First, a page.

Overcoming Brexit challenges: Analysing the trade data
Brexit, Trade

Overcoming Brexit challenges: Analysing the trade data

April 7, 2022
Amid a slow but steady recovery in global trade, UK exports continue to lag behind. In addition, many exporters say that the UK-EU Brexit trade deal does not help them increase sales abroad.

It’s 2022. In a perfect world, traders would have fully optimised operations for Brexit by now.

Yet importers continue to face practical hurdles. Red tape is proving costly and confusing, especially for small businesses. And that shouldn’t really be surprising.

The simple fact is that international trade is complex: VAT, customs and logistics are challenging at the best of times. For businesses that have never had to negotiate these barriers before, the challenge is especially daunting. A clear-eyed examination of the trade data confirms that UK businesses need flexible and effective trade solutions if they wish to compete on the global stage.

What the trade data tell us

Let’s start by looking at the big picture. Globally, trade volumes are showing a steady recovery following the Covid pandemic. By contrast, the picture in the UK is less rosy. Official data shows that the volume of UK exports declined 14% in the three months to January compared to the same timeframe in 2020.

By comparison, the global average increased by 8.2% in the same period.

We can draw down and see the effect at the country level. For instance, UK exports to Cyprus halved, a decline experts attribute to Brexit.

Of course, trade data only tells us part of the story. What is the experience of businesses themselves? Unfortunately, the majority of exporters say that the UK-EU trade deal does not help them increase sales. More concerning, most exporters worry the trade deal increases costs and red tape.

The costs and complexities of trade

In retrospect, the dip in trade shouldn’t really surprise us. The basic fact is that customs procedures are complex, import VAT can wreak havoc with cash flow and securing the most competitive logistics rates takes experience and expertise.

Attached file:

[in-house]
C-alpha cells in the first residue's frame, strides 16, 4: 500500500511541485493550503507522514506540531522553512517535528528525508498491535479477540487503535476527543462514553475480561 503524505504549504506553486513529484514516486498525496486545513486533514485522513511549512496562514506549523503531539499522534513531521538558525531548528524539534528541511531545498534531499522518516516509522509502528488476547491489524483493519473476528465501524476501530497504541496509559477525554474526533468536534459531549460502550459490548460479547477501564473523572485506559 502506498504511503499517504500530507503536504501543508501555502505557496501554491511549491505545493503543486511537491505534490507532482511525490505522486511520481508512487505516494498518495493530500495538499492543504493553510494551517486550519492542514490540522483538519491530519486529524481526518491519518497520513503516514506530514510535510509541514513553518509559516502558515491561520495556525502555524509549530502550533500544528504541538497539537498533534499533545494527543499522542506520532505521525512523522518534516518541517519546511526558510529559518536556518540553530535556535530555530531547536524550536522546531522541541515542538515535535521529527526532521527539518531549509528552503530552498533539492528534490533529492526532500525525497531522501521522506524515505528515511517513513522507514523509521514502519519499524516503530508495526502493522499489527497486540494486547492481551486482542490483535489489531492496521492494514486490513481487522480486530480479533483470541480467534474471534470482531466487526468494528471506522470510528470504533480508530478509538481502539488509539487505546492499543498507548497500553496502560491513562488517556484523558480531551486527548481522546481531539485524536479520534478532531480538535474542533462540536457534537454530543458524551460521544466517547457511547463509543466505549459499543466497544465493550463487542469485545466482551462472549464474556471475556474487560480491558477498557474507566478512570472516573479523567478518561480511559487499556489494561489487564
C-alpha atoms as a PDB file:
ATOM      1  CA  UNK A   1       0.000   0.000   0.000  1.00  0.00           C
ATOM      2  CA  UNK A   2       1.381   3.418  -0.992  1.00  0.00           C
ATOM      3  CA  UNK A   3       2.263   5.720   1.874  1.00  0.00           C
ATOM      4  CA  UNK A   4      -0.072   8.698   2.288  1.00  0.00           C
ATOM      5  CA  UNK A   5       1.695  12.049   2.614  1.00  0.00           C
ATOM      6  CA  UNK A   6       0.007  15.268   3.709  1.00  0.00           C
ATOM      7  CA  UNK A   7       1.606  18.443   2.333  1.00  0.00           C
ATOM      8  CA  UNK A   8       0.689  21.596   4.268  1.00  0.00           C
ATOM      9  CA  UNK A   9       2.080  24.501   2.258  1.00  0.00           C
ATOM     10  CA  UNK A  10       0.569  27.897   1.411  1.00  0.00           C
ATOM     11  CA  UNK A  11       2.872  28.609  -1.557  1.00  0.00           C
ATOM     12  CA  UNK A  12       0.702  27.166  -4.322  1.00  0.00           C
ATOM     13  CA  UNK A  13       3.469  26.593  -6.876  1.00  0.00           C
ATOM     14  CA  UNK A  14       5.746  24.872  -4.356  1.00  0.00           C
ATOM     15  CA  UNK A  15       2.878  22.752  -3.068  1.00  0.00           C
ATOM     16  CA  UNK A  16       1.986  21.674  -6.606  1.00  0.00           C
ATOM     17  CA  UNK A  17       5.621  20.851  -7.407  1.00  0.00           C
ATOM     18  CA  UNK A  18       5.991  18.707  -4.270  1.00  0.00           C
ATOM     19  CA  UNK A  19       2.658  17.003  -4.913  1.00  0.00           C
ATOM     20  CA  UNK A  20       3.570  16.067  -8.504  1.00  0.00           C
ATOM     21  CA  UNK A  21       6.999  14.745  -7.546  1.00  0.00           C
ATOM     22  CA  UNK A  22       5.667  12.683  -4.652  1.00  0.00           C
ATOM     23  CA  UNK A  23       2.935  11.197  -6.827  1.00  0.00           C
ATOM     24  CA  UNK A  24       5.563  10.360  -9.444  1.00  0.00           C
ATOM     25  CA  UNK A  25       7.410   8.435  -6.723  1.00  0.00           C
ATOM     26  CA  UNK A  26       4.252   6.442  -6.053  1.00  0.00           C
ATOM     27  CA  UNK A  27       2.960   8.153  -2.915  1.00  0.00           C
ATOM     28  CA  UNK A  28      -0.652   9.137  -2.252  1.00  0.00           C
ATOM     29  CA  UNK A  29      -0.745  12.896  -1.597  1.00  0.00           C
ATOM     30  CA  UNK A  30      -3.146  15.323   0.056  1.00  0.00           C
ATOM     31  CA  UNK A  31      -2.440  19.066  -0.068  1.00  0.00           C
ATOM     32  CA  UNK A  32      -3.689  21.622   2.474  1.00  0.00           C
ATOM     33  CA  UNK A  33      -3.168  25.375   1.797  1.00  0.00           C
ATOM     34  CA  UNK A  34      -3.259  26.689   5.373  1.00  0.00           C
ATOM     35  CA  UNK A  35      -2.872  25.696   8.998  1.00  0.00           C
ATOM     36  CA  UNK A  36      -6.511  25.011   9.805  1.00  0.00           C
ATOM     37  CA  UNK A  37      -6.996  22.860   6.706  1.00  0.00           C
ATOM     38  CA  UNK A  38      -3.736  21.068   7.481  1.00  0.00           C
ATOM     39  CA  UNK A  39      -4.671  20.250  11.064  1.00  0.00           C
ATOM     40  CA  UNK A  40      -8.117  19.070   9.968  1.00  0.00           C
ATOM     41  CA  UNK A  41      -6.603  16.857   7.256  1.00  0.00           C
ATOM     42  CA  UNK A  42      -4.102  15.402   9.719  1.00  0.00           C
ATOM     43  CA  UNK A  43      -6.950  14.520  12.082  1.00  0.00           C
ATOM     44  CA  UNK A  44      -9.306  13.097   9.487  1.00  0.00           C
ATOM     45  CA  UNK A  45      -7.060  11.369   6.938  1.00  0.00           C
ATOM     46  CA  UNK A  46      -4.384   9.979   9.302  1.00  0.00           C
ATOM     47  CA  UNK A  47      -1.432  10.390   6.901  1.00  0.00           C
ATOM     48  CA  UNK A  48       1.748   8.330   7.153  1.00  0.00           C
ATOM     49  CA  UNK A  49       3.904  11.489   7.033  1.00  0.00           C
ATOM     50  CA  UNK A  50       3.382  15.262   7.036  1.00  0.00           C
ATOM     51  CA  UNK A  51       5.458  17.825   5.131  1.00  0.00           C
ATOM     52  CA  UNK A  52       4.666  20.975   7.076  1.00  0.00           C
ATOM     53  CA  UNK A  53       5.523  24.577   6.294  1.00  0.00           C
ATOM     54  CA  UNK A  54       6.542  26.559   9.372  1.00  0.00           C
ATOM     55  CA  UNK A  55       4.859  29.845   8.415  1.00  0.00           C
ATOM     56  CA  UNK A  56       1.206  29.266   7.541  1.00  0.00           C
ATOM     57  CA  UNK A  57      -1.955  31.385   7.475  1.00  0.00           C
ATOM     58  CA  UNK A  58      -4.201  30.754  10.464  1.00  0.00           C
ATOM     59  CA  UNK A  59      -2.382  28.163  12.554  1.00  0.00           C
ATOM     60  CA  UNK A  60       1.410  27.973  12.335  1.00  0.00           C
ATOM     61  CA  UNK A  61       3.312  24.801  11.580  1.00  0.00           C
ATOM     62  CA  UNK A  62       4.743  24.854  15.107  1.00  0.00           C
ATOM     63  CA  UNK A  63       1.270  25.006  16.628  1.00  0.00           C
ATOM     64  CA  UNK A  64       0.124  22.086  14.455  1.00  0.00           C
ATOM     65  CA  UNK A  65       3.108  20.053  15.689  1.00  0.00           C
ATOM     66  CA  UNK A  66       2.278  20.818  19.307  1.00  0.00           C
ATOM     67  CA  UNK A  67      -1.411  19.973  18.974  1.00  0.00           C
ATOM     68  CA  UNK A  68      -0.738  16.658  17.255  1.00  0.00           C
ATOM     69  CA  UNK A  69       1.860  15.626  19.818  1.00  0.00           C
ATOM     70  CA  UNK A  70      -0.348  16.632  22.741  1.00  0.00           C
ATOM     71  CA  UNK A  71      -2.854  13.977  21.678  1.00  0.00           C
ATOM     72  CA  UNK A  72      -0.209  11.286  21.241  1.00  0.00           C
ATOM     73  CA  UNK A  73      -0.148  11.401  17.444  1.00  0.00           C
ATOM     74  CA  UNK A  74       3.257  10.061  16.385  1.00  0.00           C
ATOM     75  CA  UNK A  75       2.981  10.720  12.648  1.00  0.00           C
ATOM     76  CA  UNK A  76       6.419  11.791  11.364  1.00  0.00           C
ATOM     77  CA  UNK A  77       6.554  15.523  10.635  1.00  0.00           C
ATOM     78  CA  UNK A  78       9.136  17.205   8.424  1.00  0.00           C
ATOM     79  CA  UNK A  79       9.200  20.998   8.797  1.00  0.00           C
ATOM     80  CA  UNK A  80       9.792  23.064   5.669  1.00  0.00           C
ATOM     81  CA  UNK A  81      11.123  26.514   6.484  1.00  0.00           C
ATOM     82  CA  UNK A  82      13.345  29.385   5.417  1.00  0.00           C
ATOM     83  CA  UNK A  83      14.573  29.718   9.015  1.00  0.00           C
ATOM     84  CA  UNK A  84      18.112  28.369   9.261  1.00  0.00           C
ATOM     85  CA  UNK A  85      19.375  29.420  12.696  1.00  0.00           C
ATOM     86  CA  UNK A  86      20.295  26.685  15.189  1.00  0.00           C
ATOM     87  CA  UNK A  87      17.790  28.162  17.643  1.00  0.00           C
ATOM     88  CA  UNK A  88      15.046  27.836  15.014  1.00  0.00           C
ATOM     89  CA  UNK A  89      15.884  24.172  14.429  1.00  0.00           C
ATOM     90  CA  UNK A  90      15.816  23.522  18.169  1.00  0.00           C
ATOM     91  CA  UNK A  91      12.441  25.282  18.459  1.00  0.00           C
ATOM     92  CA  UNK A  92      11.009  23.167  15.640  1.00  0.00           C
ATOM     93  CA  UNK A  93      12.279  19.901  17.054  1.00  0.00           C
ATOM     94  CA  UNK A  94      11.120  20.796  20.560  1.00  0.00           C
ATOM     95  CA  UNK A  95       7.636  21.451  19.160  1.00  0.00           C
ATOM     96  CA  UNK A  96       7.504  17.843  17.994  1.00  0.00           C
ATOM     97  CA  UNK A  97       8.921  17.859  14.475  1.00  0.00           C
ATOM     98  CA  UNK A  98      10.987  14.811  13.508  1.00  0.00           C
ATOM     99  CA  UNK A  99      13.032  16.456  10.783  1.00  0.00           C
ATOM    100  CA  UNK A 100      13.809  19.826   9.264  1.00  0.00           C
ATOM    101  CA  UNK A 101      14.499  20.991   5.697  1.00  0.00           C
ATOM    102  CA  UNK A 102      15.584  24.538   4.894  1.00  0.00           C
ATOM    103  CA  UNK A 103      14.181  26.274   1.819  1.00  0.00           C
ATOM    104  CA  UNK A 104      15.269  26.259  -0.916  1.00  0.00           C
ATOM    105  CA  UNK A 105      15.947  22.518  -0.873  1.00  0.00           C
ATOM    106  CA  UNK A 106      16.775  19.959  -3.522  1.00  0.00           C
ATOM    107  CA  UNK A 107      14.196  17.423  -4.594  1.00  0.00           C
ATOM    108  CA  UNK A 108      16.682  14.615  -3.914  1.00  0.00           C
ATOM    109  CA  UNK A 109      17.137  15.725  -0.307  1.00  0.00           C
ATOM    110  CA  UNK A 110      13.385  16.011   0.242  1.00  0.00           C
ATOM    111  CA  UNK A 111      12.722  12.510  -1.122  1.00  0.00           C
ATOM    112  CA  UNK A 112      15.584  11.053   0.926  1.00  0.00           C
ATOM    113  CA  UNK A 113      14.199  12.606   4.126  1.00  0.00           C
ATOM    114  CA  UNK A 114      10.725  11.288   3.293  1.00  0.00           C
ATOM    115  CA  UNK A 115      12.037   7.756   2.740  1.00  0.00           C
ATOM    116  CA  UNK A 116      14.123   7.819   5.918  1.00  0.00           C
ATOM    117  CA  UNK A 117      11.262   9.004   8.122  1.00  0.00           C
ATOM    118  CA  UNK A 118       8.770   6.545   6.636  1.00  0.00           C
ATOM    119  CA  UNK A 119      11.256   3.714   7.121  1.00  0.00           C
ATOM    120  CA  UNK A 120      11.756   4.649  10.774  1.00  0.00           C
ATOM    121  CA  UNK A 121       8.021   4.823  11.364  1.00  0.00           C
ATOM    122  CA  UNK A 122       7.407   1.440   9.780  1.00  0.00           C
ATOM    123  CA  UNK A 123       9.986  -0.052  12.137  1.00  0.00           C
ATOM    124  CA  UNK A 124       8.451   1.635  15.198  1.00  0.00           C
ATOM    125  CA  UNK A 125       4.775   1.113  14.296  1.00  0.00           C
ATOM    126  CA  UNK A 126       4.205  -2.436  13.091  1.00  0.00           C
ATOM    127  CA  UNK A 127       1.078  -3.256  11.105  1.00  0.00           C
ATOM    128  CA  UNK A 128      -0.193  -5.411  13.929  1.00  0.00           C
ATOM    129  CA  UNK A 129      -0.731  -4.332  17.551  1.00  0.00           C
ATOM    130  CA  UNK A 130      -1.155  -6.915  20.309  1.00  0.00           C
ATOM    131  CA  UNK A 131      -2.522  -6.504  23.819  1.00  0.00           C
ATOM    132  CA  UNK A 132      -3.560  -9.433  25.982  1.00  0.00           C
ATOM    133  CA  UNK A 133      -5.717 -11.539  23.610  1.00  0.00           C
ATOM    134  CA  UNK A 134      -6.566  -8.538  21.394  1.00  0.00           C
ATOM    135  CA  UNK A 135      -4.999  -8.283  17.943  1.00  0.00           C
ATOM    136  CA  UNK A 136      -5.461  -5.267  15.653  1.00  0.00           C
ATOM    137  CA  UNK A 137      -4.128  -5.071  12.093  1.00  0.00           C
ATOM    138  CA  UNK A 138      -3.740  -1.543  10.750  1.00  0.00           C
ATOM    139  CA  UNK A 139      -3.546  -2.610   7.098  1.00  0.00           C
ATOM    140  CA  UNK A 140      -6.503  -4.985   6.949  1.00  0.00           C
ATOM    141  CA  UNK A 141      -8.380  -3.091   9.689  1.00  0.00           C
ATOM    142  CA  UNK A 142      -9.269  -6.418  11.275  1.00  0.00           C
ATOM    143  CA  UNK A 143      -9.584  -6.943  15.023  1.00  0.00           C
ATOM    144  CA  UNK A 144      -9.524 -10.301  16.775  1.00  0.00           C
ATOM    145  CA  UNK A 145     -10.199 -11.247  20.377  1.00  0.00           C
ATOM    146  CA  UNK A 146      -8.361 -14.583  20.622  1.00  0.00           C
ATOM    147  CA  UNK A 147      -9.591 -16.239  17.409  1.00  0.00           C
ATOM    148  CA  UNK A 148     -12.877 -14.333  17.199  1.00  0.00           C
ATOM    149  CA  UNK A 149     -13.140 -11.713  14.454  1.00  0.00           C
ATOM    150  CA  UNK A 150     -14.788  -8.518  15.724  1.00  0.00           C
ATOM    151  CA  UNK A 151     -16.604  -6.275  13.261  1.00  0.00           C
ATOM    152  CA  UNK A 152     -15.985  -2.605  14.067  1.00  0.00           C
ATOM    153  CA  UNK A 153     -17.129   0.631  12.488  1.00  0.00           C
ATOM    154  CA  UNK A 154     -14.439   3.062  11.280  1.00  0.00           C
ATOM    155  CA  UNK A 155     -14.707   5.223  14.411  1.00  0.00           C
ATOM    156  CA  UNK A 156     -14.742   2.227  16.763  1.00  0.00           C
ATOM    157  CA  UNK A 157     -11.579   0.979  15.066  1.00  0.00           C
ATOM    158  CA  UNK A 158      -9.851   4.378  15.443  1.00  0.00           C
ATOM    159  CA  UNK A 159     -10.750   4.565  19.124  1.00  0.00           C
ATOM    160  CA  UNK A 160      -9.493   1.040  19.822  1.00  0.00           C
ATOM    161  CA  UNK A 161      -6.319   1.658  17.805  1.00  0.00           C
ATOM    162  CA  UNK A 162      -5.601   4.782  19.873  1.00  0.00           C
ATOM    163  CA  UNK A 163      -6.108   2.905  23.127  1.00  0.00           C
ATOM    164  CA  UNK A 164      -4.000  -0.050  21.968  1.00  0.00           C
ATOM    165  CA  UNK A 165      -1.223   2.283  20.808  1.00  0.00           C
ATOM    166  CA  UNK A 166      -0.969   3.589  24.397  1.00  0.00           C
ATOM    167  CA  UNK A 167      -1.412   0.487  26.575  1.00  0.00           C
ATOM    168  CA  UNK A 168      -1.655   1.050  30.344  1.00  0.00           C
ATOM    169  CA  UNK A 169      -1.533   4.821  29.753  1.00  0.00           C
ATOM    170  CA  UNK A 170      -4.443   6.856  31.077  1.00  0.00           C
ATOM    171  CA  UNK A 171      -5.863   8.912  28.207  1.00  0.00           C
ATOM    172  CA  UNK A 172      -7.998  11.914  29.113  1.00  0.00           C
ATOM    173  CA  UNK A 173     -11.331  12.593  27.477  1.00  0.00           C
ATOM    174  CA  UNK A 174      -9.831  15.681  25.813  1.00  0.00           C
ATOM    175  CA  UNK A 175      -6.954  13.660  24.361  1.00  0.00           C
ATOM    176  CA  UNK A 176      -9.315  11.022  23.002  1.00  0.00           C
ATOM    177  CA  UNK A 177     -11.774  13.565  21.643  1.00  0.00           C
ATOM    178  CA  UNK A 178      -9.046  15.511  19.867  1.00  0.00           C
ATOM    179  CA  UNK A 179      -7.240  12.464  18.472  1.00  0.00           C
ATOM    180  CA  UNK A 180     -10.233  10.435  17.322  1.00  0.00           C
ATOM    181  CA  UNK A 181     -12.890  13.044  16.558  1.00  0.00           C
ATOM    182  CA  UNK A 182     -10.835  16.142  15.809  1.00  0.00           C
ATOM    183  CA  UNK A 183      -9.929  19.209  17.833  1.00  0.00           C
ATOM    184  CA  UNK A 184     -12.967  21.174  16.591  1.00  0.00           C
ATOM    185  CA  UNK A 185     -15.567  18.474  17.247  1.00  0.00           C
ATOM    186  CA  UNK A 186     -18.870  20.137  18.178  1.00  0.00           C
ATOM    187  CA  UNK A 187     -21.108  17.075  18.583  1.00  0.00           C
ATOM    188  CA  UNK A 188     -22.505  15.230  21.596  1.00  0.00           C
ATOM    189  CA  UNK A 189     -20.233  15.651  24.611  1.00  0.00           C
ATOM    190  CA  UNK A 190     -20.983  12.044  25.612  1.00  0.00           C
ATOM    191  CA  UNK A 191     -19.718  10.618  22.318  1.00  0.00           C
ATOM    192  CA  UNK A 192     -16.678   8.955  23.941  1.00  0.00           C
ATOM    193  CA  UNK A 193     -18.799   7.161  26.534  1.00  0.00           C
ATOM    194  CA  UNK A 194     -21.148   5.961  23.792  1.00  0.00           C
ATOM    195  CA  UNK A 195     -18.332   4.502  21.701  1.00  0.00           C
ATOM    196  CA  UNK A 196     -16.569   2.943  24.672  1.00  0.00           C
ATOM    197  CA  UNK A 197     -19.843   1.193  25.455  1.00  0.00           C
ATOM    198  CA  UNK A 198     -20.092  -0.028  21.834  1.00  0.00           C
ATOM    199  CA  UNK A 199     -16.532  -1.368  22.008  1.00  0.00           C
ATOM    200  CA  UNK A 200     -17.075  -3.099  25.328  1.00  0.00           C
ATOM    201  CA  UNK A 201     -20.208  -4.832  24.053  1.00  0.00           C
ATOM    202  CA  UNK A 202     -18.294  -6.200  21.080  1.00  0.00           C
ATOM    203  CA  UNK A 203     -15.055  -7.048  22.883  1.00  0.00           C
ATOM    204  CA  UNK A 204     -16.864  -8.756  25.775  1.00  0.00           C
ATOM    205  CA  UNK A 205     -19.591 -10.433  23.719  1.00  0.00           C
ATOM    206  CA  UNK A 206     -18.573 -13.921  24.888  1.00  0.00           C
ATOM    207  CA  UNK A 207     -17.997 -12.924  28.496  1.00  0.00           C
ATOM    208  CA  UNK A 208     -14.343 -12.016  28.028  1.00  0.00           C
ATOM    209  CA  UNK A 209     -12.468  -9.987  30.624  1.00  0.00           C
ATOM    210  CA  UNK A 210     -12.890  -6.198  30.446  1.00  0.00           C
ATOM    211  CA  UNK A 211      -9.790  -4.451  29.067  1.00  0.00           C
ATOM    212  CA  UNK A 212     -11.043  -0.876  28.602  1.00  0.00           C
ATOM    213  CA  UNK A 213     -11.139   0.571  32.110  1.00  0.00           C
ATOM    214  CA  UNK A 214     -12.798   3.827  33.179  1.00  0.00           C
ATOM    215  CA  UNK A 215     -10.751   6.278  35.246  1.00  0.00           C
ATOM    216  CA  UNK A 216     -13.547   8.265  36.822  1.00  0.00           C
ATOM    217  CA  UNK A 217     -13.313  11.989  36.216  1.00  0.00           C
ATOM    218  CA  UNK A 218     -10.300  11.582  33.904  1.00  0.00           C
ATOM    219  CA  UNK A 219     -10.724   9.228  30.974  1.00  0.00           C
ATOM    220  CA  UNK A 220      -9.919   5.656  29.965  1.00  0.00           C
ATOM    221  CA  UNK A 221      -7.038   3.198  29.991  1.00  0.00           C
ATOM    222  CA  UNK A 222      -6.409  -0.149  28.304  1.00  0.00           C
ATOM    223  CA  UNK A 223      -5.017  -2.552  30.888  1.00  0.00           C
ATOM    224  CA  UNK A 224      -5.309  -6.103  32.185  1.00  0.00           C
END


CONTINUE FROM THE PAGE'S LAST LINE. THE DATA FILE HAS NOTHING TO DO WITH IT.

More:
Consider a practical example. The UK-EU trade deal promises tariff-free trade if the Rules of Origin are met. In plain language, that means you don’t have to pay customs duties on exports from the UK to EU states if you can show that your goods originate in either the UK or EU. But what does ‘originate’ mean?

In practice, the regulations are different for different types of goods. There’s one rule for how much imported fabric you can use in a pair of jeans, and another for the batteries in electric vehicles. Get it wrong, and your goods might not make it past customs at all. You could even face penalties.

Even in the best case, you now still need to get all the paperwork in order to prove to customs officials that your goods really do qualify for zero customs duties.

Everything is connected

Fortunately, optimising trade is not some mysterious process. With expert guidance, navigating the complex world of VAT and customs becomes much easier. But there’s a catch. A supply chain is only as strong as its weakest link.

You don’t get your goods to market more efficiently by concentrating your resources in one area.

You need an integrated trade solution, that eliminates bottlenecks at each stage of the process. And you need a team on the ground to troubleshoot problems as soon as they arrive. Because expertise is necessary but it’s not enough.

You also need fast, flexible, practical support that adapts when the unpredictable happens.

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